The Human Touch

After living for two years in Cambodia I have pretty much forgotten what it was like to live in a country like the UK with four distinct seasons, albeit in Northern Scotland often in the same day. Cambodia has only two, the rainy season, which is roughly June-November, and the dry season, December to May. So now we are in the rainy season. Unfortunately for the farmers who eke out a subsistence living growing rice in the provinces, so far this rainy season there has not been much rain. Some unseasonal downpours at the beginning of May resulted mainly in a spate of deaths from lightning strikes (graphically reported in the local press), but not much in the essential irrigation needed for the rice paddies. This is seen as inevitable, as the royal bulls (!), aided and abetted by the royal fortune tellers, have predicted a bad harvest for this year, and provincial Cambodians are mostly very superstitious and resigned to whatever fate is cast for them. 

I’m very, very fortunate that my work allows me to visit the provinces on a regular basis, as it is so easy to feel removed from reality in Phnom Penh. True, there are many sights in the city that evoke all those white western liberal guilt trip feelings, but it is only by traveling to the rural heart of Cambodia that a true sense of the horrendous poverty that still affects much of this country can be experienced. In many areas the approach to farming is still medieval in western terms, and people literally live from day to day. They do not starve, but they do not thrive either. There is usually just enough to eat, and no more. Healthcare in remote areas is very often non-existent. Often when we visit villages they will bring sick children to us, as if they equate our white professional appearance with some medical skills or knowledge. On a recent visit to a rural orphanage to visit some friends who are spending a year overseas volunteering, my wife and baby and I were shown a very sick HIV+ baby. As we stood around the tiny, fly-covered bundle that was sharing a cot with another child it became apparent that he was not moving or breathing. Little Dominic died in front of us that day, as I held my own baby boy in my arms, and that is something that I cannot, and will never, forget. In the west we are largely shielded from the daily realities of life and death by the distancing effect of the TV screen… another starving child in Africa, another dead Tsunami victim on a beach, another nameless victim of an indiscriminate bomb or landmine… it all blurs into the ‘oh, bad news again – isn’t there anything good they can talk about’ syndrome. Inconsequentiality becomes the norm, there is no space for ‘reality’ other than the ‘Big Brother/I’m a Celebrity…’ sideshows… Reality is something else, it is chillingly and sickeningly real, but do you know,I am really grateful that I have been given the opportunity to go out and actually face some degree of reality myself. I can only sincerely hope that it is somehow contributing to making me better at being a human being… we all need the human touch…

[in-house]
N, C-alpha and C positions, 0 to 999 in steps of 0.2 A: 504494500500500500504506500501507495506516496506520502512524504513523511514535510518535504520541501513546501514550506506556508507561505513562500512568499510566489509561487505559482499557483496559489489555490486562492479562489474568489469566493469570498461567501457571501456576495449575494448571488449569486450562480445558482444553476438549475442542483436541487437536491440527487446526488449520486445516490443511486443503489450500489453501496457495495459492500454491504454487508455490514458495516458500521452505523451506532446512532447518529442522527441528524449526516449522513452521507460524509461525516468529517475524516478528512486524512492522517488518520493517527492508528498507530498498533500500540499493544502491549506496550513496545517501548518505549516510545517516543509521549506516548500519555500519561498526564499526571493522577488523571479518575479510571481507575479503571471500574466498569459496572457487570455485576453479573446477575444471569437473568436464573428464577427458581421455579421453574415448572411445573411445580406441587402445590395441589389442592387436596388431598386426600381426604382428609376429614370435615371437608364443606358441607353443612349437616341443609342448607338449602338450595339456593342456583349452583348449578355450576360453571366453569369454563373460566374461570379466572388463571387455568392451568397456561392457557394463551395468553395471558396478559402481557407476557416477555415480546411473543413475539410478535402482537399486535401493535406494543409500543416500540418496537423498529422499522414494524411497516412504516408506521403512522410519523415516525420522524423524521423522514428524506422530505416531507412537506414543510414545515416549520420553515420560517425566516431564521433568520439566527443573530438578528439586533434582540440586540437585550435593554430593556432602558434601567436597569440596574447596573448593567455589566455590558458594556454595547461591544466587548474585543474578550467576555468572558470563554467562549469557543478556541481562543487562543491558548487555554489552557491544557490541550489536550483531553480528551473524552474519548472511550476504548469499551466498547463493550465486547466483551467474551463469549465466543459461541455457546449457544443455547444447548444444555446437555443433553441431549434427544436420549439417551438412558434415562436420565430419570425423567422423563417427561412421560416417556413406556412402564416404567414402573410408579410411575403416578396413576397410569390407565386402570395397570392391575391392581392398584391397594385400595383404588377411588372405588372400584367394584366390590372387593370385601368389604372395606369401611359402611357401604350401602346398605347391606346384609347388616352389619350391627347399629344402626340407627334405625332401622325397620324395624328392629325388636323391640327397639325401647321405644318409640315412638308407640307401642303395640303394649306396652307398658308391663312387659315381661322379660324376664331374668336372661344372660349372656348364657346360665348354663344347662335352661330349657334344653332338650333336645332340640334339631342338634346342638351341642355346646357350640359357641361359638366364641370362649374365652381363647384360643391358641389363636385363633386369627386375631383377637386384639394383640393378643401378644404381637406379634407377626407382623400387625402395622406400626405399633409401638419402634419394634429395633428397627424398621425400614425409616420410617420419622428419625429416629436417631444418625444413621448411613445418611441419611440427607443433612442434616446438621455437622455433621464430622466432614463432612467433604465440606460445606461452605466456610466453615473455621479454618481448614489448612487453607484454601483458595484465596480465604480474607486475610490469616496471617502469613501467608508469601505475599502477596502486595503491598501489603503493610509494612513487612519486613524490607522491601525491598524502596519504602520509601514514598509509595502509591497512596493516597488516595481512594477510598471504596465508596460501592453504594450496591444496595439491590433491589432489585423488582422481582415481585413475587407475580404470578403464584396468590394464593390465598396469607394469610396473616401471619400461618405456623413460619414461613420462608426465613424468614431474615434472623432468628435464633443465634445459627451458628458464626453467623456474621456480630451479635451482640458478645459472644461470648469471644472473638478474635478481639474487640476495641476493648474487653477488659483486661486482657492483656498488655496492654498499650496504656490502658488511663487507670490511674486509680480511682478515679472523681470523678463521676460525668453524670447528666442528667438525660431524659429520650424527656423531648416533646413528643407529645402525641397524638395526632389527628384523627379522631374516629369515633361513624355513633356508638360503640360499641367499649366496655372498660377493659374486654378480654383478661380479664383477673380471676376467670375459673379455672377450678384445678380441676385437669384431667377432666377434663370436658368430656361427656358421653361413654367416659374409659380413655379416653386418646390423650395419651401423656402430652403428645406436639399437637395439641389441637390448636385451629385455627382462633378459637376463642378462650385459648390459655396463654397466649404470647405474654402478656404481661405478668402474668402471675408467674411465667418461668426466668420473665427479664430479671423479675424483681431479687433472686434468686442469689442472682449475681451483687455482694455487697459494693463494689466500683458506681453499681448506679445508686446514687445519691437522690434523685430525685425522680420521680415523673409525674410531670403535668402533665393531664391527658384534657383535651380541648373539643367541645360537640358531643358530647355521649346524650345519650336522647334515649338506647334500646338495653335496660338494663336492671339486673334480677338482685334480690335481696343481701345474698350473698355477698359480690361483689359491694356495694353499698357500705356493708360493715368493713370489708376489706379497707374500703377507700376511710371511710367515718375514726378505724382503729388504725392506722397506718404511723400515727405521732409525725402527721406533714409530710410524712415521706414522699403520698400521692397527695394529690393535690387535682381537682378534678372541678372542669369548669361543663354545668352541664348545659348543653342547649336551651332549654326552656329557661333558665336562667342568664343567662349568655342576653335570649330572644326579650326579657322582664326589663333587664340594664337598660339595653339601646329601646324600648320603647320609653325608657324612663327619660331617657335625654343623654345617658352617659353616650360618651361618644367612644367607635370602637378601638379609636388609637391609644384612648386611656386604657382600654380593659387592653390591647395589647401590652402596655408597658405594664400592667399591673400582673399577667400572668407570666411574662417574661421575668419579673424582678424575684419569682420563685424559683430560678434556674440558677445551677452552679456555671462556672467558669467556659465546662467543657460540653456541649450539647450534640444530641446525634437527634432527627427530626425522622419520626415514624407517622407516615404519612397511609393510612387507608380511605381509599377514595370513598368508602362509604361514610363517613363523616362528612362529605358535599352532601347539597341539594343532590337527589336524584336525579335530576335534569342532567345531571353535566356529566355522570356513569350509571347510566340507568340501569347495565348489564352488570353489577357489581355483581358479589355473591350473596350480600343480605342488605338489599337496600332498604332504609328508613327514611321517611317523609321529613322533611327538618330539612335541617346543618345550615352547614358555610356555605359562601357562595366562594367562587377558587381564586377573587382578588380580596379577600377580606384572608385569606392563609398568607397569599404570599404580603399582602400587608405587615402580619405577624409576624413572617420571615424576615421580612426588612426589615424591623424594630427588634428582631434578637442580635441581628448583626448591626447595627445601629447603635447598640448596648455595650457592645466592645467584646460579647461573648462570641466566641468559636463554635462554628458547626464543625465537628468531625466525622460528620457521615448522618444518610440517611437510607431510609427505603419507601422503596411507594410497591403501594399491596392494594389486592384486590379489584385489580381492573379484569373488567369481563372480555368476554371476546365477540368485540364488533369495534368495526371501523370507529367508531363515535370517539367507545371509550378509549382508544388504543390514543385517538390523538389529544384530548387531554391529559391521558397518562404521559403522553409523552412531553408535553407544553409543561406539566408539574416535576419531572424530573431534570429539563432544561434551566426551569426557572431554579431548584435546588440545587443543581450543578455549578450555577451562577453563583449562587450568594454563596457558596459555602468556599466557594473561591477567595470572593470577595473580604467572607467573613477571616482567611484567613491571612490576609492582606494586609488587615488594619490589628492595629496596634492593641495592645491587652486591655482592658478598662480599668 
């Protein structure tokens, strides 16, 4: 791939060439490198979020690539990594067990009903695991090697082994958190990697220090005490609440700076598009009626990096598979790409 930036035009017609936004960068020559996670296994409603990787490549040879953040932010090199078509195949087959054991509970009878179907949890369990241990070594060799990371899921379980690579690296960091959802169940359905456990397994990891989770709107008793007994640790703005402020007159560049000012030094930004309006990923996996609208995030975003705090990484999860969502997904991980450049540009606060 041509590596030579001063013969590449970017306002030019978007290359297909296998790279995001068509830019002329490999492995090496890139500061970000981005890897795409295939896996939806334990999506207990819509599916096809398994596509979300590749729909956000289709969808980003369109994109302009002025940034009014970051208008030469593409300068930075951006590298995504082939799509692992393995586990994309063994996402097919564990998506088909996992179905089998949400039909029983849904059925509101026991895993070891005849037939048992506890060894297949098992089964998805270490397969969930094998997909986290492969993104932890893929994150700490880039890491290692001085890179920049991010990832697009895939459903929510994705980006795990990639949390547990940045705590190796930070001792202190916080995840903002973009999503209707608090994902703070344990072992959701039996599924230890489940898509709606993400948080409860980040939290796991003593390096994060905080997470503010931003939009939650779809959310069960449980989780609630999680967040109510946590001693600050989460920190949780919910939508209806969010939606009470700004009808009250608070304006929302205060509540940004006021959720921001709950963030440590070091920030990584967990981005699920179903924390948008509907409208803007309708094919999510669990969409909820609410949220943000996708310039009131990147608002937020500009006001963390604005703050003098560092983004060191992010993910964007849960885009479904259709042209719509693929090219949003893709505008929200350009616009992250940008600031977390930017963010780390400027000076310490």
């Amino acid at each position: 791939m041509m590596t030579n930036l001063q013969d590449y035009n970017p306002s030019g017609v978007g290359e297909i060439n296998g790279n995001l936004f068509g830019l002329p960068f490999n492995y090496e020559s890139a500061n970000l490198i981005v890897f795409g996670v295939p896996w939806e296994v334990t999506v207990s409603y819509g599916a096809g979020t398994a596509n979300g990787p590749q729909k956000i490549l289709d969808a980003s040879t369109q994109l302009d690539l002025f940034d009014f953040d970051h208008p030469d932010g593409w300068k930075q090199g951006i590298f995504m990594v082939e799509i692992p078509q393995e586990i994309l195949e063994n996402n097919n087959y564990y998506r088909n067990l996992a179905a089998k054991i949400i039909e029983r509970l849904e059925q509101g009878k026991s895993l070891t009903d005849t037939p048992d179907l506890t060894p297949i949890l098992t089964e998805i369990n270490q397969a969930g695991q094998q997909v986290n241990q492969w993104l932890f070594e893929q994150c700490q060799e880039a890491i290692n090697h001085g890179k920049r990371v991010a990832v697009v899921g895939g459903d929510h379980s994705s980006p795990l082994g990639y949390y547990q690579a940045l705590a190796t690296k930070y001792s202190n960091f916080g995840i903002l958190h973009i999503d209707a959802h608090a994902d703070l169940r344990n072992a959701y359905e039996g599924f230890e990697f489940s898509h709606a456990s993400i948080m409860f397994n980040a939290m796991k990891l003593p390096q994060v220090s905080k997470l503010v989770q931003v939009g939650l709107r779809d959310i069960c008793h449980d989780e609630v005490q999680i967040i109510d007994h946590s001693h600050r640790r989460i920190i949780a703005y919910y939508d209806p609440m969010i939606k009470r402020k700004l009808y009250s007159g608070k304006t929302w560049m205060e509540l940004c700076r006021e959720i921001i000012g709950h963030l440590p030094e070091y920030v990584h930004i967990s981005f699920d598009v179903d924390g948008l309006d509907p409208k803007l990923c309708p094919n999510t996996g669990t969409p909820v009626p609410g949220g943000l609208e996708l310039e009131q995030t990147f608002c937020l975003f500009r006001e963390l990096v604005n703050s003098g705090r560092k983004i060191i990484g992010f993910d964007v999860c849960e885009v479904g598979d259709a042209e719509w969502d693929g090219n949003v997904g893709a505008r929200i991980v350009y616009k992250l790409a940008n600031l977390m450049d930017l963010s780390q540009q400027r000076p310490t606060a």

As that greatest of twentieth-century philosophers, Dave Allen, said – ‘goodnight, and may your god go with you…’





One comment

  1. Mike Rowfones Tand · June 12, 2007

    Did I say “apparently inconsequential meanderings”. I apologise. That was thought provoking and moving.

    I was going to send you an email but then I remembered it was your turn to write because I rdefinitely emember sending you a letter once. The reply got lost in the post or intercepted by a government agency. Also don’t know your address. Drop me a line if you get a chance – my address is :

    eg. if my name was Willy Poorboy the address would be
    willy@wpoorboy.freeserve. . . .

    I should have been a spy – the moon shines bright in Honolulu.

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